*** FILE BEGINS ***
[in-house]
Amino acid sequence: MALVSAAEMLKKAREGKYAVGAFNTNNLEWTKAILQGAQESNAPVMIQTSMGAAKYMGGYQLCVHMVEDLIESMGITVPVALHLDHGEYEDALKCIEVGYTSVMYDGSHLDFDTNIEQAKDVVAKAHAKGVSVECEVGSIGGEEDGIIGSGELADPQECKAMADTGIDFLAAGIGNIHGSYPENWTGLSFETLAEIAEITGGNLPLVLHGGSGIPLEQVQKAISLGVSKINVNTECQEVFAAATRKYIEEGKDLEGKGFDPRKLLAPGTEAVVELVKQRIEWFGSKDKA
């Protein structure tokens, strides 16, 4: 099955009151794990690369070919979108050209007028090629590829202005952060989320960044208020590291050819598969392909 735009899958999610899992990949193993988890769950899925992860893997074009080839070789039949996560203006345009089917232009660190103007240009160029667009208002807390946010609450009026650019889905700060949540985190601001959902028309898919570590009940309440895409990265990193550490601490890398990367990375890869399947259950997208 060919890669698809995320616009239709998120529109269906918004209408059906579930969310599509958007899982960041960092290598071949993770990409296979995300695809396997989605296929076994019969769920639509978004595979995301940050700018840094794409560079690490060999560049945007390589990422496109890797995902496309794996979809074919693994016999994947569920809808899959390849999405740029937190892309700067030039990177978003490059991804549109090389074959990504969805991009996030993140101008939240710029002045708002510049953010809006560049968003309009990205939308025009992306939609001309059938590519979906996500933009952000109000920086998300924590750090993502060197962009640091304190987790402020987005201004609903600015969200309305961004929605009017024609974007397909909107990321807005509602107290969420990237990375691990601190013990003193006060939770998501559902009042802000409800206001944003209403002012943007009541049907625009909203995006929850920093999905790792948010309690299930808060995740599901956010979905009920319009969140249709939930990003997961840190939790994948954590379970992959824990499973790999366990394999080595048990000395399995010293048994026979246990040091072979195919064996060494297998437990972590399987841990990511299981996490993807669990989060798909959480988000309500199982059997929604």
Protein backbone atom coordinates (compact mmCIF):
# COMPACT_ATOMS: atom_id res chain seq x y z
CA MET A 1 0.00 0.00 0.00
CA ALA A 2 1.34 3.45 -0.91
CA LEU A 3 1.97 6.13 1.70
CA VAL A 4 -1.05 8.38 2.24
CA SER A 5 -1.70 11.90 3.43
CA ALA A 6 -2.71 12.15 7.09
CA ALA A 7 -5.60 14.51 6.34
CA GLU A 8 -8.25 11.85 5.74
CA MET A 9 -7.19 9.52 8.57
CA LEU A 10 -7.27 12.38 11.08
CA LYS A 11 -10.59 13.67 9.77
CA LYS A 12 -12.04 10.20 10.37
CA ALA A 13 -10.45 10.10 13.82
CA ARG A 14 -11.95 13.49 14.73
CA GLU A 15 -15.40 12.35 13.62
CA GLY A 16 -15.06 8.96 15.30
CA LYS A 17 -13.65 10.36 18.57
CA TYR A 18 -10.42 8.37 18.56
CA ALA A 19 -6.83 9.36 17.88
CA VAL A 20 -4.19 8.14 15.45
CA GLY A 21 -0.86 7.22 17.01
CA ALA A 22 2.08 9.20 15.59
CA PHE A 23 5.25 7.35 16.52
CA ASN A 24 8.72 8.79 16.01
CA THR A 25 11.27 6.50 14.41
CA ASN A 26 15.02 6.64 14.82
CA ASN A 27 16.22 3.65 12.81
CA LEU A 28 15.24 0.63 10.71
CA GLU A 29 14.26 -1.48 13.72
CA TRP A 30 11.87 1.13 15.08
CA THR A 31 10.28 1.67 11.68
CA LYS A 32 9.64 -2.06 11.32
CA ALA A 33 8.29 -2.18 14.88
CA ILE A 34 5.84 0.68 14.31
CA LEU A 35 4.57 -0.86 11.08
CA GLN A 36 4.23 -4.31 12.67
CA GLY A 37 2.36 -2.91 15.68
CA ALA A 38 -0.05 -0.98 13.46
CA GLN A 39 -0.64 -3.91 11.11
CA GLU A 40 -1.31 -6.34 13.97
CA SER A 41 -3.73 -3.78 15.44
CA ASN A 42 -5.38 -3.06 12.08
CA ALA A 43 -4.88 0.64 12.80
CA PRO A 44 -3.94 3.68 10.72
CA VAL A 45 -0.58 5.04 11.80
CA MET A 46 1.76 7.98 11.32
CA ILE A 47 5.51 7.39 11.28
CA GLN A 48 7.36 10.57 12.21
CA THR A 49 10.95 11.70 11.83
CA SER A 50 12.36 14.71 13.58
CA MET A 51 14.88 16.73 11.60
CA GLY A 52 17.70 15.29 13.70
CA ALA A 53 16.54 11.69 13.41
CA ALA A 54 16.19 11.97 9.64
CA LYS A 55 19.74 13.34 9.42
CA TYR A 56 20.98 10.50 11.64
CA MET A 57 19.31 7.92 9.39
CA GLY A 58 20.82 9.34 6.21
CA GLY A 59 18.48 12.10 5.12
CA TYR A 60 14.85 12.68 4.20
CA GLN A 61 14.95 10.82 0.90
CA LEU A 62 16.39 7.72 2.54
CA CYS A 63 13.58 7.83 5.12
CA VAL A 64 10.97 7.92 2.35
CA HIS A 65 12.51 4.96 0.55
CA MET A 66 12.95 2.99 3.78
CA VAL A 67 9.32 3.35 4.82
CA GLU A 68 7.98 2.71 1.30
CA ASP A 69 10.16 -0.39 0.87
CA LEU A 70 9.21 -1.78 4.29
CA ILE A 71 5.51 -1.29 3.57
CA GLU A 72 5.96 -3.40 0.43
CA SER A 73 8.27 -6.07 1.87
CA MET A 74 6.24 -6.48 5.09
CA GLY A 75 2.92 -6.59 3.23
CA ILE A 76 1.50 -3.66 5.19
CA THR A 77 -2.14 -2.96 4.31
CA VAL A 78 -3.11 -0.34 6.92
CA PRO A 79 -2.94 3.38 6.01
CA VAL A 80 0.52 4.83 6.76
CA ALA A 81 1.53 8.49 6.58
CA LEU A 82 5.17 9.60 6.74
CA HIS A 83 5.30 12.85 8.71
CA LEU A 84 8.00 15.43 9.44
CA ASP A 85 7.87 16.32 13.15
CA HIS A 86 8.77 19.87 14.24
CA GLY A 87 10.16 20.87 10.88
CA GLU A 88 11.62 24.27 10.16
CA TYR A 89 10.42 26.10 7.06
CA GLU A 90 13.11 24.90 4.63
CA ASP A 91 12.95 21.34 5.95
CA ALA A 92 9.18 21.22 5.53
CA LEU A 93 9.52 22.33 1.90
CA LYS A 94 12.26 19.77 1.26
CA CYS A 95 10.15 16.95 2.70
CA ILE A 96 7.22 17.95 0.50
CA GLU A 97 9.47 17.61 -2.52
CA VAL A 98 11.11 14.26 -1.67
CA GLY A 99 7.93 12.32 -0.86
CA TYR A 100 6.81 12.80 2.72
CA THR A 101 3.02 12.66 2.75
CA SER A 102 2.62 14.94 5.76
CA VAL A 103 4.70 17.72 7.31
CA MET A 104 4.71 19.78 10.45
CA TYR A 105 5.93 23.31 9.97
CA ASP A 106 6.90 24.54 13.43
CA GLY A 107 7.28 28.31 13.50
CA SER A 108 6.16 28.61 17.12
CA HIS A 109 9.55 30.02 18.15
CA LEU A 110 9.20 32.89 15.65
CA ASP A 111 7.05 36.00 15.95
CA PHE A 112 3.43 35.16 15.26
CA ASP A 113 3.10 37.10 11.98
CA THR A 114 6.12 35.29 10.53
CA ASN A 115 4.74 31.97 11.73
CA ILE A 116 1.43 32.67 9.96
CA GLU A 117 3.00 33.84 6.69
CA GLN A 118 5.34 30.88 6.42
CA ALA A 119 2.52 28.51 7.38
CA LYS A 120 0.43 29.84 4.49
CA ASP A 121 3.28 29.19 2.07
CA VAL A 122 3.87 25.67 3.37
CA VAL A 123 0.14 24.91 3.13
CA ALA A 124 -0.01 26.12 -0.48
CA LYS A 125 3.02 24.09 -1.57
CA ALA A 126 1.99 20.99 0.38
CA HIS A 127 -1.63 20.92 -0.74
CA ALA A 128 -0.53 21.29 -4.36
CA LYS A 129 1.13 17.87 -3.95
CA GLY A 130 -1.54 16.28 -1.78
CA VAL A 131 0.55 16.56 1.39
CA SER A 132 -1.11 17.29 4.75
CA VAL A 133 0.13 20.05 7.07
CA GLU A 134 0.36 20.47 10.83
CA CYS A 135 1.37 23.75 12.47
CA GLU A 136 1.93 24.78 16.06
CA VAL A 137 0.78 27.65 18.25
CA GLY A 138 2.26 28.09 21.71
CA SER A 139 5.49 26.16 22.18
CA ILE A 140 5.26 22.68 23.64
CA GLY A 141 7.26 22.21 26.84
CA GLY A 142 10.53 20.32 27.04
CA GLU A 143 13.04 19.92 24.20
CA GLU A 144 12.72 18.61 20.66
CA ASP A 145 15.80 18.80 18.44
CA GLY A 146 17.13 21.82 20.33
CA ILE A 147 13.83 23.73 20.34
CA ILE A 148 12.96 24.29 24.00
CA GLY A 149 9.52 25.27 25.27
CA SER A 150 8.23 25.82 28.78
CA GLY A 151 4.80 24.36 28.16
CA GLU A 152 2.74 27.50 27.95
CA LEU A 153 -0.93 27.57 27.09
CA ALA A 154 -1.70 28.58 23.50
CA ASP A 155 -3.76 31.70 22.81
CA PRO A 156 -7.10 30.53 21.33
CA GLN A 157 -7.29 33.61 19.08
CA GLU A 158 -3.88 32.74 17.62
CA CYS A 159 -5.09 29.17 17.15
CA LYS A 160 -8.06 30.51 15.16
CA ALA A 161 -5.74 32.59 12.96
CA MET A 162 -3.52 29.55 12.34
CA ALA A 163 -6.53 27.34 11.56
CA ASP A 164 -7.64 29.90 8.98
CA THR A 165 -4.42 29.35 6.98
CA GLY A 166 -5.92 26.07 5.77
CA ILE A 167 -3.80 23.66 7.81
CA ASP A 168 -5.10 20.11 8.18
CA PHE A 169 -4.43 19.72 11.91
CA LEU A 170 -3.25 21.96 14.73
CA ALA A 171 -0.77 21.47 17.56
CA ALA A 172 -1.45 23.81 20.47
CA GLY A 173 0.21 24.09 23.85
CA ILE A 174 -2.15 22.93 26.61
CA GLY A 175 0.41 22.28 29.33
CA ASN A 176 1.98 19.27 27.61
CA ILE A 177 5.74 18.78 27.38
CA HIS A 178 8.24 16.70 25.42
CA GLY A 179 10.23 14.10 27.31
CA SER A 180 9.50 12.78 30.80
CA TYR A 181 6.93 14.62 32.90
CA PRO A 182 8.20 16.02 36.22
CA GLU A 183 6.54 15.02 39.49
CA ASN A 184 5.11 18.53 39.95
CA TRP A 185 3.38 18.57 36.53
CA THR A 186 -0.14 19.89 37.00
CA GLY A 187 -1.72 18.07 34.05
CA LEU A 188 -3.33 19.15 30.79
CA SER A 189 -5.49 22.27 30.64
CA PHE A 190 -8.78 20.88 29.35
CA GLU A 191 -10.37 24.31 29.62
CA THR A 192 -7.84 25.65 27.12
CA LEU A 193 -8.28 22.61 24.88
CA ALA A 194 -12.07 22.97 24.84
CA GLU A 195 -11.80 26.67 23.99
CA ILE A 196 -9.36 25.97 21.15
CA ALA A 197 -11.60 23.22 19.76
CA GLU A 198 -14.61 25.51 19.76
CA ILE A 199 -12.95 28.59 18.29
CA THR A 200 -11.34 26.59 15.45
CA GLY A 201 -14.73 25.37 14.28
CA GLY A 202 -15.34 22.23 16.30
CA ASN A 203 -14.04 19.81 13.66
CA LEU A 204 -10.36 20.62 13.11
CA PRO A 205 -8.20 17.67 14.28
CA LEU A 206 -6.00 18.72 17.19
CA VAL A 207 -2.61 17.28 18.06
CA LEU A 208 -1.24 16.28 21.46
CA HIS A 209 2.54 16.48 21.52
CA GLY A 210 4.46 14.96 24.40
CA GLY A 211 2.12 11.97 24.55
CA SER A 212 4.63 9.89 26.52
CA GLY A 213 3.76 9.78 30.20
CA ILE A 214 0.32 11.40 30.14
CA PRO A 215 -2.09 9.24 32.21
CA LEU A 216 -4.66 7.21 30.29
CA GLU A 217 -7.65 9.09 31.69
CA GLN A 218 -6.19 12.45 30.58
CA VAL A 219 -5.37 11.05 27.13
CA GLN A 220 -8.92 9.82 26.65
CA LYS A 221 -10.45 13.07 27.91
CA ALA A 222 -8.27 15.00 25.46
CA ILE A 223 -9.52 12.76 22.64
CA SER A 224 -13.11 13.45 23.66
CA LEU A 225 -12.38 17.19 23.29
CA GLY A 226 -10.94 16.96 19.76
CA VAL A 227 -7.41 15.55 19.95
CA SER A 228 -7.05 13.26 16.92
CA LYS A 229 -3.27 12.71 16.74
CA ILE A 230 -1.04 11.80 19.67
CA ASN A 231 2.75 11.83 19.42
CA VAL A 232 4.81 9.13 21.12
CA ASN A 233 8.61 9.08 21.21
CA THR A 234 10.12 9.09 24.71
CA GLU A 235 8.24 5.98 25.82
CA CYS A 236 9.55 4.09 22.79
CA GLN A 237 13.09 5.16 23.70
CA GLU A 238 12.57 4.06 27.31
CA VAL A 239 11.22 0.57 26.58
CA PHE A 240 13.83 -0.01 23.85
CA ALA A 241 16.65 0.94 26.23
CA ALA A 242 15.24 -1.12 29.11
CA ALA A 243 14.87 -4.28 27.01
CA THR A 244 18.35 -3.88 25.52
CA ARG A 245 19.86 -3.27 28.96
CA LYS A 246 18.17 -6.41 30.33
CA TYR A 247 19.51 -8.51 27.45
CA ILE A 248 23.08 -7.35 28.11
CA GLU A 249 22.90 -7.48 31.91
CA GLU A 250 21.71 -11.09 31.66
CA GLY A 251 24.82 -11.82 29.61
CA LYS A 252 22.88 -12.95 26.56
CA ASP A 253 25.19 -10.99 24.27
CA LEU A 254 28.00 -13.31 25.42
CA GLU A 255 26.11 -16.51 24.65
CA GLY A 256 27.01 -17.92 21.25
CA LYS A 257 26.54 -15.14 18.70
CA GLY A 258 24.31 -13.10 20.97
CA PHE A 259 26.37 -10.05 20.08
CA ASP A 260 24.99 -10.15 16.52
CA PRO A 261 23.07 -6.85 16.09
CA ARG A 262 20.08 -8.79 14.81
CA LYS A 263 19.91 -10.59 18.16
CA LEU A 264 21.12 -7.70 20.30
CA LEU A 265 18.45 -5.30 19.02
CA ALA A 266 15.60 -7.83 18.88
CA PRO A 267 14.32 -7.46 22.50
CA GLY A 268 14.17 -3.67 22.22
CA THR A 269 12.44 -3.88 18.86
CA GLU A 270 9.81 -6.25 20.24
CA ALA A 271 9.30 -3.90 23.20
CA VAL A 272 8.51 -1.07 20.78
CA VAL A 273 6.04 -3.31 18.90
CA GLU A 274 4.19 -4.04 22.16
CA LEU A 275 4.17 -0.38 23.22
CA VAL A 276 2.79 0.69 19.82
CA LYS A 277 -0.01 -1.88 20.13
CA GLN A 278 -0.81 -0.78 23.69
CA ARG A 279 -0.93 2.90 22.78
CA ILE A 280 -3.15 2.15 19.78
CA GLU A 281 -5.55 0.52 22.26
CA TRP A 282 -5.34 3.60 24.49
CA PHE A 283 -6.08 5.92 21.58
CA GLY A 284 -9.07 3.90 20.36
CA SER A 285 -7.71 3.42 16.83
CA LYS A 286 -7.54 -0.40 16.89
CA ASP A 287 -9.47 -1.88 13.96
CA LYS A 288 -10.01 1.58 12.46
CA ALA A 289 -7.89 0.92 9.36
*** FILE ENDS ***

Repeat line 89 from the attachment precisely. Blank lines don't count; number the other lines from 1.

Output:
CA LEU A 84 8.00 15.43 9.44